Magazine article Sunset

How to Be Your Own Weatherman

Magazine article Sunset

How to Be Your Own Weatherman

Article excerpt

How to be your own weatherman

Mercurial, given to extremes, and powerful enough to control your garden's fate, the weather deserves as much attention as you can give it. After all, even if you do everything else right--till, fertilize, water --much of your garden's success ultimately depends on the weather.

The more you know, the more you'll understand how the weather affects your plants. To keep track, you'll need a few instruments and a way to record your readings.

Instruments: some (like a birdbath) you probably have, some you don't

Some gardeners rely on natural clues to chart the weather: for example, judging how cold it is by checking the tightness of the curl on rhododendron leaves.

But for most of us, a more accurate way to monitor weather is with the instruments described here. You can buy them separately; try a hardware or nautical supply store, nursery, or scientific supply outlet. For a weather instrument source list, send a stamped, self-addressed envelope to Weather Watch, Sunset Magazine, 600 Logan Building, Seattle 98101.

Or you can install a rooftop weather station (several instruments in one; see pictures on page 237). It's a pricy but convenient alternative, especially when bad weather makes gauge-reading in your garden an endurance test. Units range from $350 to $1,500.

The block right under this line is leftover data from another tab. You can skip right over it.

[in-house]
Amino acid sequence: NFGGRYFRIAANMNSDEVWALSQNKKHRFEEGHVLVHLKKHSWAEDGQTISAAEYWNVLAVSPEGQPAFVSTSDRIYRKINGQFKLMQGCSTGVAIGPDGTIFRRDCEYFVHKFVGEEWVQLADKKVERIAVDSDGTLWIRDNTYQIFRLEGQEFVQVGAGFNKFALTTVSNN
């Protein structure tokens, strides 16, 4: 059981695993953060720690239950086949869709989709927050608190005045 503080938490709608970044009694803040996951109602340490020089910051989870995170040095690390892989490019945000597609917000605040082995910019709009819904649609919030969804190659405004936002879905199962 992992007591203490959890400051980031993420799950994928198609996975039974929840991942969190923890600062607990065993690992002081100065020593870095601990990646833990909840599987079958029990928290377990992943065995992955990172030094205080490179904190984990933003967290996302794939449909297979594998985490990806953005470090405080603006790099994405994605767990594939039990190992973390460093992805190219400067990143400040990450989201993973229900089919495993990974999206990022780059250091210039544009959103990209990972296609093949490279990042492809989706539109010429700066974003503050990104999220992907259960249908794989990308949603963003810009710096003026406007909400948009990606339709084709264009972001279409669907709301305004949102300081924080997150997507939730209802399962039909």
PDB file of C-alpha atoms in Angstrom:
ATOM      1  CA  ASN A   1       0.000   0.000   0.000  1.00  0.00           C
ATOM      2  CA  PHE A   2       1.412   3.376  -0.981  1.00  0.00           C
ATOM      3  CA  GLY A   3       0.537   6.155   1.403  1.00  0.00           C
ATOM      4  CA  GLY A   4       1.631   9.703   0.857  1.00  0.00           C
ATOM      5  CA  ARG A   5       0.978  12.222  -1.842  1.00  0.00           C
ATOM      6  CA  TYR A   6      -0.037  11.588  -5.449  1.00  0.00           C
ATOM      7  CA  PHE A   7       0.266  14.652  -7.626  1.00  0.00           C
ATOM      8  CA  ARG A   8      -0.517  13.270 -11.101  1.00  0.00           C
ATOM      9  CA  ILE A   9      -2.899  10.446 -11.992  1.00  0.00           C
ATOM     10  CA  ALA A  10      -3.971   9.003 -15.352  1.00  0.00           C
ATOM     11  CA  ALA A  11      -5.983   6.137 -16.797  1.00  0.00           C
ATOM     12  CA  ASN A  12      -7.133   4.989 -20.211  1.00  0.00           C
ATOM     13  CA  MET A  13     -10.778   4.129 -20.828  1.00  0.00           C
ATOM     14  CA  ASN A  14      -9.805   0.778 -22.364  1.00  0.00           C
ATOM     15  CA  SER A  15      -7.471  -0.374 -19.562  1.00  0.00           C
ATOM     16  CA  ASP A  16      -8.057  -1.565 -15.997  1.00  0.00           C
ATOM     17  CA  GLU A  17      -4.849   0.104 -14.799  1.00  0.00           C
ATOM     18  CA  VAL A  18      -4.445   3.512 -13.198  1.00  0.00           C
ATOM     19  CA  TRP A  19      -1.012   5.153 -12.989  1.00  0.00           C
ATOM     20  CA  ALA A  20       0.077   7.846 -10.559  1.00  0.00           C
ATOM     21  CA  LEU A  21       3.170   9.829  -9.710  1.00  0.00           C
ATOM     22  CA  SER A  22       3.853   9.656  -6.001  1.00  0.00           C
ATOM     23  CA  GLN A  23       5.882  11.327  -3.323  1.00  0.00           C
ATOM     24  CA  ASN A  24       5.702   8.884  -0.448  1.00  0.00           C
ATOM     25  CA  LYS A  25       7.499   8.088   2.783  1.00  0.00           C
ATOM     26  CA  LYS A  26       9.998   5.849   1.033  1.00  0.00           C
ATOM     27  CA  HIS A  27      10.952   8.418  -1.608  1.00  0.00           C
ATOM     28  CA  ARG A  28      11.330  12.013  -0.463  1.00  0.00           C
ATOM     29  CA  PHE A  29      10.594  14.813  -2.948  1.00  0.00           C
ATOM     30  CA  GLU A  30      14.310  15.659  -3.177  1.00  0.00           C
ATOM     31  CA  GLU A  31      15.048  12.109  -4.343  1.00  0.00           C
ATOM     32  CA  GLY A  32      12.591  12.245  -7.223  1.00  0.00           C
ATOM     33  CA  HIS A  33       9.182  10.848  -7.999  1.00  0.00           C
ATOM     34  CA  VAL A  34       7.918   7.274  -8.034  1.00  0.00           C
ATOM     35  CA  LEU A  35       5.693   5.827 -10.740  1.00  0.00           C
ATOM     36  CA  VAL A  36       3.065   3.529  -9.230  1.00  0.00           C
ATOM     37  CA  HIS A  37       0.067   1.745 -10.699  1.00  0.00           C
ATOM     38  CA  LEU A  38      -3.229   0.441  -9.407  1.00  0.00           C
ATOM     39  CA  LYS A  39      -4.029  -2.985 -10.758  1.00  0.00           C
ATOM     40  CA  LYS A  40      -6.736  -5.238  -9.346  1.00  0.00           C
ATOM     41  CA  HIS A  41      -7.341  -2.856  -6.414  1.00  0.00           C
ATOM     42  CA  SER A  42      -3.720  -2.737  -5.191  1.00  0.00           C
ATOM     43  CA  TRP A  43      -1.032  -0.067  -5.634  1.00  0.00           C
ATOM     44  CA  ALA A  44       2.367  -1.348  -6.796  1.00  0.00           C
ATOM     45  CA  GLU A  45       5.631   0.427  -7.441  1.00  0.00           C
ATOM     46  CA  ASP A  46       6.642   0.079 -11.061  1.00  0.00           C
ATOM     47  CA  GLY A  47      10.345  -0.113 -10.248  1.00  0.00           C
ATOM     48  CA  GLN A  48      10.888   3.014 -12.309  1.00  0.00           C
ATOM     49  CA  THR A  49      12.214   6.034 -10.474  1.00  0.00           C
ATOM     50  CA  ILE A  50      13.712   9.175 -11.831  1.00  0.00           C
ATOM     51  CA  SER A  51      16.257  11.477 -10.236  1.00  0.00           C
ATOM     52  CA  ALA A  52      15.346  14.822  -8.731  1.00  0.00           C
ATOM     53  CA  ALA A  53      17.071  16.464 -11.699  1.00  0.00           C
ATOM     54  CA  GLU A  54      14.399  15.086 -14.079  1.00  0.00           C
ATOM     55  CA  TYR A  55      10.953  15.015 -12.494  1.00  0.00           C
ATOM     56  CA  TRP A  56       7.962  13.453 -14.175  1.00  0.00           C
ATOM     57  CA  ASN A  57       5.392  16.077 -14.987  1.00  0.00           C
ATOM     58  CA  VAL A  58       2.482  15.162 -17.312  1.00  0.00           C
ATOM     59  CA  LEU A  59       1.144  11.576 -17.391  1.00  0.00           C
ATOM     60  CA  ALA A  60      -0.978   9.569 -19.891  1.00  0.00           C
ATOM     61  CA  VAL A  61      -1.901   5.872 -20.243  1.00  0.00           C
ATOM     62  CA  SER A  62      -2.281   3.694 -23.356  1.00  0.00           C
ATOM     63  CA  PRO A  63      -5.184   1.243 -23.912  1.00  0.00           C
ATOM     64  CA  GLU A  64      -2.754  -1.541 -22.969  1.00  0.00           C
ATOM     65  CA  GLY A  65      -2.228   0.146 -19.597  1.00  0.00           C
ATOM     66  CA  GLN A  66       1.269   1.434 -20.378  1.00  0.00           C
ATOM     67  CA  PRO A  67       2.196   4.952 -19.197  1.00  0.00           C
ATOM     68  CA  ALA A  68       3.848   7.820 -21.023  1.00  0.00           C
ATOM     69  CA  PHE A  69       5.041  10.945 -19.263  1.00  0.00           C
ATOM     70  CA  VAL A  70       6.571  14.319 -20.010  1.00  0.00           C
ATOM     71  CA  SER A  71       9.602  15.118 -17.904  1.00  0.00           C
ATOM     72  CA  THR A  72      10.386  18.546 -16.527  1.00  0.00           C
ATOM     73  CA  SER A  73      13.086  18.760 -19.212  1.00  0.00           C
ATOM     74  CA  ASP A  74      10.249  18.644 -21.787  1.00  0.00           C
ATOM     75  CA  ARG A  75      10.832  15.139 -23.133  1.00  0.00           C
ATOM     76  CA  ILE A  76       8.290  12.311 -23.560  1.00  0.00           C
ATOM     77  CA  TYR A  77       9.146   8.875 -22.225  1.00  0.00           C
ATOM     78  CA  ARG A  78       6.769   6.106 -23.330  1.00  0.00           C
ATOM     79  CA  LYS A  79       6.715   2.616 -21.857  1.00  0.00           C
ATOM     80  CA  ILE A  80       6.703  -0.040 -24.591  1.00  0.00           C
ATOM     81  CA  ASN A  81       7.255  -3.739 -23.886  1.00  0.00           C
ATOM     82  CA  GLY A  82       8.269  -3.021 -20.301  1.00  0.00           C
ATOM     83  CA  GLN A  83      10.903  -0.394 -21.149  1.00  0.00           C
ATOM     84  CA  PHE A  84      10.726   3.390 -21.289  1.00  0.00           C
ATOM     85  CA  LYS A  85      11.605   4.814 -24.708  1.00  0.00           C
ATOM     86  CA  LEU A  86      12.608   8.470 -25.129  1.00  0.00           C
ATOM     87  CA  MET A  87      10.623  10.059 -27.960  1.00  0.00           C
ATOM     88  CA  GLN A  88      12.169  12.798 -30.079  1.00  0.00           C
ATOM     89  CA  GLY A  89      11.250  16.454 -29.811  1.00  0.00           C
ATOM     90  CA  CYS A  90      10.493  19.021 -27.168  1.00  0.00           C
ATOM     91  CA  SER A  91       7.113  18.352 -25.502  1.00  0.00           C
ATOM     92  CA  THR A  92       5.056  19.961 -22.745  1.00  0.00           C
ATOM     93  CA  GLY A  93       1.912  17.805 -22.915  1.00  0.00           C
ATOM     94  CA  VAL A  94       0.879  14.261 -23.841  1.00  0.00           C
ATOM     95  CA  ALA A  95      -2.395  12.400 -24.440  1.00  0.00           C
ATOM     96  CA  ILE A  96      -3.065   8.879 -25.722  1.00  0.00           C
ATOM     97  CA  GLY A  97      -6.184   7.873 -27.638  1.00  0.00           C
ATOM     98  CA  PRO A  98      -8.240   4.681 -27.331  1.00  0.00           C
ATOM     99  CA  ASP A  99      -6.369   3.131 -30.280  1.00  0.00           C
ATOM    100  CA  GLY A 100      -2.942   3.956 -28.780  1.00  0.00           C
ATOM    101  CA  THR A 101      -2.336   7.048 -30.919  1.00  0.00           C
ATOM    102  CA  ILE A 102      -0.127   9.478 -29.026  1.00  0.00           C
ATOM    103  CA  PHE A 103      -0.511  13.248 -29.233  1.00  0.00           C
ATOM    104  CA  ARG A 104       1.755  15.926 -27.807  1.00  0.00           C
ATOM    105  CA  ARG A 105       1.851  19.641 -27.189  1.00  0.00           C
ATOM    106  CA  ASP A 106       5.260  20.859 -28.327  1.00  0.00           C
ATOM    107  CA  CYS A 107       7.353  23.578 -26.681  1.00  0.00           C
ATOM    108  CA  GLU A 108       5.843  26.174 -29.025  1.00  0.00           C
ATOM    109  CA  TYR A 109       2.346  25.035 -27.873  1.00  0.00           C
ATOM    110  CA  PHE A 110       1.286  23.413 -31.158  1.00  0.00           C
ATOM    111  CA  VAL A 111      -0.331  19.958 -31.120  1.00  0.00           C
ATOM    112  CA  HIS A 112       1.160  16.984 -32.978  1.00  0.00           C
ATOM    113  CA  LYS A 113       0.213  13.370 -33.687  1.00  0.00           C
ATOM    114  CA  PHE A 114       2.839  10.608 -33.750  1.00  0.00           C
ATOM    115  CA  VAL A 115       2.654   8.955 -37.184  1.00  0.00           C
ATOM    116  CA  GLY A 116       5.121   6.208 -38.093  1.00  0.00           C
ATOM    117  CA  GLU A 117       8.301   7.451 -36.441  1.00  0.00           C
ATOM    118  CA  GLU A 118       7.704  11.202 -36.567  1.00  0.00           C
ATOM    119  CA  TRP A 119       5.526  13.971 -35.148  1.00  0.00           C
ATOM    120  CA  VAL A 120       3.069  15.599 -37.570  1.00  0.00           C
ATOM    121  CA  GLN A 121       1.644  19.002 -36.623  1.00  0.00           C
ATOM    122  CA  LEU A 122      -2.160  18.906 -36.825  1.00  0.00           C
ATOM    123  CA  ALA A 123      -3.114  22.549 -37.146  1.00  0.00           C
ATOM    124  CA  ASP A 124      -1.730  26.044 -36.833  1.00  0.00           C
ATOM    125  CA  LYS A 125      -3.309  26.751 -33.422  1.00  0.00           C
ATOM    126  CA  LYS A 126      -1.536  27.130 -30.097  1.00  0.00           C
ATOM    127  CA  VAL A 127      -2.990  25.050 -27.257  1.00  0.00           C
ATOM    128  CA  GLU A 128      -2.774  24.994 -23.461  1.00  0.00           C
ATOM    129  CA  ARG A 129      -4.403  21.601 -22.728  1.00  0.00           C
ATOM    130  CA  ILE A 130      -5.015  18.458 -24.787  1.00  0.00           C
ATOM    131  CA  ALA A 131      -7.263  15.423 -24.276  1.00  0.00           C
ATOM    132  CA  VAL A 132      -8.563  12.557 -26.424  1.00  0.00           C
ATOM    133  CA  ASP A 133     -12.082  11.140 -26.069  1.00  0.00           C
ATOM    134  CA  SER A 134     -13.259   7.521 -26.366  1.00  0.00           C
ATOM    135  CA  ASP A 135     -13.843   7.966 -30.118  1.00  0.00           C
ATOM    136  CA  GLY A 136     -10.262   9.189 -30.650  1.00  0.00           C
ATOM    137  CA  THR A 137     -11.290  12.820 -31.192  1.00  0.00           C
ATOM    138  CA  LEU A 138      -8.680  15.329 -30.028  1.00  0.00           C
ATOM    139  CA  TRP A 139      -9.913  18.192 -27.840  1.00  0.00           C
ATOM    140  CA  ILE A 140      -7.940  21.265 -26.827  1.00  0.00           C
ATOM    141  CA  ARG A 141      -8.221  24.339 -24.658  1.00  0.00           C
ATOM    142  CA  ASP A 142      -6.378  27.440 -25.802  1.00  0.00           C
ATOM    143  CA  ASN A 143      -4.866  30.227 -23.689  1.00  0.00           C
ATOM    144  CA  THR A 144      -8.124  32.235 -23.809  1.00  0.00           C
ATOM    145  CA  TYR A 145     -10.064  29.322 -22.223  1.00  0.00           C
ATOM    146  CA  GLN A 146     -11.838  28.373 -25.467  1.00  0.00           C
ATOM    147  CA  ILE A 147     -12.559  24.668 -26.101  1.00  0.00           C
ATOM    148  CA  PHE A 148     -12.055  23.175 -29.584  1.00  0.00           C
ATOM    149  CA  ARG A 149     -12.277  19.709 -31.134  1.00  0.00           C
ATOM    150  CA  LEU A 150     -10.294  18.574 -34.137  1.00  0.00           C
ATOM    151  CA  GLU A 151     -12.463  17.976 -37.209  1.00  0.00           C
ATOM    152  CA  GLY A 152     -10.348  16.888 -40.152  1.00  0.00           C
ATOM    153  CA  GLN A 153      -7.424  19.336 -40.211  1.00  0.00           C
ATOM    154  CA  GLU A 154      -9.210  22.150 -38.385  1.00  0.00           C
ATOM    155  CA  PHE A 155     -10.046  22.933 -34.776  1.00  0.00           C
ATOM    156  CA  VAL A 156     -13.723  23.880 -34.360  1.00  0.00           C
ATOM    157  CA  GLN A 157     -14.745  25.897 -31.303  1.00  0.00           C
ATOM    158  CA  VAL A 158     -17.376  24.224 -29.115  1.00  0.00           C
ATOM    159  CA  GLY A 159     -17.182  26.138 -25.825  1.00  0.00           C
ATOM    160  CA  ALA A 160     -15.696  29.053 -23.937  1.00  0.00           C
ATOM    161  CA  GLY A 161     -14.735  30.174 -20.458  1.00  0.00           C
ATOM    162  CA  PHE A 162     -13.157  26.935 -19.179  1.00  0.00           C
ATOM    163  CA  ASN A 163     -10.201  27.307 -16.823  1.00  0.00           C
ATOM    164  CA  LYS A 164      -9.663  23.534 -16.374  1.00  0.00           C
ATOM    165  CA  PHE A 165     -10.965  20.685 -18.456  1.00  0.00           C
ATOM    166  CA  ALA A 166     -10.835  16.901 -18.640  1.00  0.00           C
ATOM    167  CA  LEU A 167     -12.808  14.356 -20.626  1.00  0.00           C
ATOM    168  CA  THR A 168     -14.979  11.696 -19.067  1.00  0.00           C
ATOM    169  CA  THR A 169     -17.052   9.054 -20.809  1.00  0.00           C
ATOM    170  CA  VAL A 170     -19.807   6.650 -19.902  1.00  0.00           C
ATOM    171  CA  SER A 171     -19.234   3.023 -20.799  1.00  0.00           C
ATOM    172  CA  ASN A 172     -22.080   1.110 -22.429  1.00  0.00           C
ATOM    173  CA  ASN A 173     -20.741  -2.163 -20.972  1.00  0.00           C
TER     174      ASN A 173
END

The instruments listed here are ranked in descending order of importance:

Minimum-maximum thermometer. Records the lowest and highest temperatures in a 24-hour period. Mount it out of the sun but not on a building wall or under an overhang (both may give false readings).

To find your garden's microclimates, use two such thermometers. In the evening, put each in a different location; compare the low readings in the morning. Note the chilliest locales and avoid them for frost-tender plants. Cost: $15 to $30.

Rain gauge. This measures how much water your garden gets--even from sprinklers. Situate your gauge out in the open, since large objects (buildings, trees) can block rain and give a false reading. Cost: $3 to $50.

Birdbath. Not just for bird-watchers, it can serve as a quick gauge for cold temperatures and humidity. Put yours in plain view; fill when necessary. In winter, check water for a skin of ice every morning. In summer, pay attention to how fast the water evaporates. When it dries up fast, water plants more. Cost: $32 and up.

Barometer. Measures atmospheric pressure --a good clue to short-term weather patterns. A rising barometer indicates a high-pressure cell (usually clear weather); a falling barometer marks a low-pressure system (clouds and precipitation likely). …

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